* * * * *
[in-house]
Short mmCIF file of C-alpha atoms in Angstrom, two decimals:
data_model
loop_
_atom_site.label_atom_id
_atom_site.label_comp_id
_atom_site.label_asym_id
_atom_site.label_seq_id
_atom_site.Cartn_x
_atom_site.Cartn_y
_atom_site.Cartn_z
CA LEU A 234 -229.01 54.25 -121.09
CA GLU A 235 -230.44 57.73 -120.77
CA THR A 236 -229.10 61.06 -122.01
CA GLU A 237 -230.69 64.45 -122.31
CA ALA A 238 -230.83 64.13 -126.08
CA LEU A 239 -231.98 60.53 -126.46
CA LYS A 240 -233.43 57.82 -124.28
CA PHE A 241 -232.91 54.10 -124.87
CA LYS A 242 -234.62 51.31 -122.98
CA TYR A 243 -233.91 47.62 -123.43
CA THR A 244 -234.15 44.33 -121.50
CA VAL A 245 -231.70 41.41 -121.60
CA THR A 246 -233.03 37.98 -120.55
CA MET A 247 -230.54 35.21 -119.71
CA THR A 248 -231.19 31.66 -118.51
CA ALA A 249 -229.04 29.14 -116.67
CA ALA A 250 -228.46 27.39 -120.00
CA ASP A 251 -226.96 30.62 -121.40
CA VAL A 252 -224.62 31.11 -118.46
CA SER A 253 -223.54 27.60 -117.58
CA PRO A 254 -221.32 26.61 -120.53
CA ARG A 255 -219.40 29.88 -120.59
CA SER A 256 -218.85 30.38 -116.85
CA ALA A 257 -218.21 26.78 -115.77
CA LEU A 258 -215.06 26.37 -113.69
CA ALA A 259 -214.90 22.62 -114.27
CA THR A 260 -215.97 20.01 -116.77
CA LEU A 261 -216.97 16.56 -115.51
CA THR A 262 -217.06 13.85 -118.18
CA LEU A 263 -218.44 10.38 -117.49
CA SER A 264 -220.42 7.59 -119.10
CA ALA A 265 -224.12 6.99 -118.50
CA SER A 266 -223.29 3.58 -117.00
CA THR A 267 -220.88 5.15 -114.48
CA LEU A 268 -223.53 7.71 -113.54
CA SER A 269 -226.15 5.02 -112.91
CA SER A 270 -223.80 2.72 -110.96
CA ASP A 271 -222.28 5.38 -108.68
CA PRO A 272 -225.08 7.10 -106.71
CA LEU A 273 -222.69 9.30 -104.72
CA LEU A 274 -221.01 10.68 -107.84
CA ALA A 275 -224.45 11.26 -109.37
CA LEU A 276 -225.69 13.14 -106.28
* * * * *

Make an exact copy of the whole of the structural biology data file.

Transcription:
[in-house]
Short mmCIF file of C-alpha atoms in Angstrom, two decimals:
data_model
loop_
_atom_site.label_atom_id
_atom_site.label_comp_id
_atom_site.label_asym_id
_atom_site.label_seq_id
_atom_site.Cartn_x
_atom_site.Cartn_y
_atom_site.Cartn_z
CA LEU A 234 -229.01 54.25 -121.09
CA GLU A 235 -230.44 57.73 -120.77
CA THR A 236 -229.10 61.06 -122.01
CA GLU A 237 -230.69 64.45 -122.31
CA ALA A 238 -230.83 64.13 -126.08
CA LEU A 239 -231.98 60.53 -126.46
CA LYS A 240 -233.43 57.82 -124.28
CA PHE A 241 -232.91 54.10 -124.87
CA LYS A 242 -234.62 51.31 -122.98
CA TYR A 243 -233.91 47.62 -123.43
CA THR A 244 -234.15 44.33 -121.50
CA VAL A 245 -231.70 41.41 -121.60
CA THR A 246 -233.03 37.98 -120.55
CA MET A 247 -230.54 35.21 -119.71
CA THR A 248 -231.19 31.66 -118.51
CA ALA A 249 -229.04 29.14 -116.67
CA ALA A 250 -228.46 27.39 -120.00
CA ASP A 251 -226.96 30.62 -121.40
CA VAL A 252 -224.62 31.11 -118.46
CA SER A 253 -223.54 27.60 -117.58
CA PRO A 254 -221.32 26.61 -120.53
CA ARG A 255 -219.40 29.88 -120.59
CA SER A 256 -218.85 30.38 -116.85
CA ALA A 257 -218.21 26.78 -115.77
CA LEU A 258 -215.06 26.37 -113.69
CA ALA A 259 -214.90 22.62 -114.27
CA THR A 260 -215.97 20.01 -116.77
CA LEU A 261 -216.97 16.56 -115.51
CA THR A 262 -217.06 13.85 -118.18
CA LEU A 263 -218.44 10.38 -117.49
CA SER A 264 -220.42 7.59 -119.10
CA ALA A 265 -224.12 6.99 -118.50
CA SER A 266 -223.29 3.58 -117.00
CA THR A 267 -220.88 5.15 -114.48
CA LEU A 268 -223.53 7.71 -113.54
CA SER A 269 -226.15 5.02 -112.91
CA SER A 270 -223.80 2.72 -110.96
CA ASP A 271 -222.28 5.38 -108.68
CA PRO A 272 -225.08 7.10 -106.71
CA LEU A 273 -222.69 9.30 -104.72
CA LEU A 274 -221.01 10.68 -107.84
CA ALA A 275 -224.45 11.26 -109.37
CA LEU A 276 -225.69 13.14 -106.28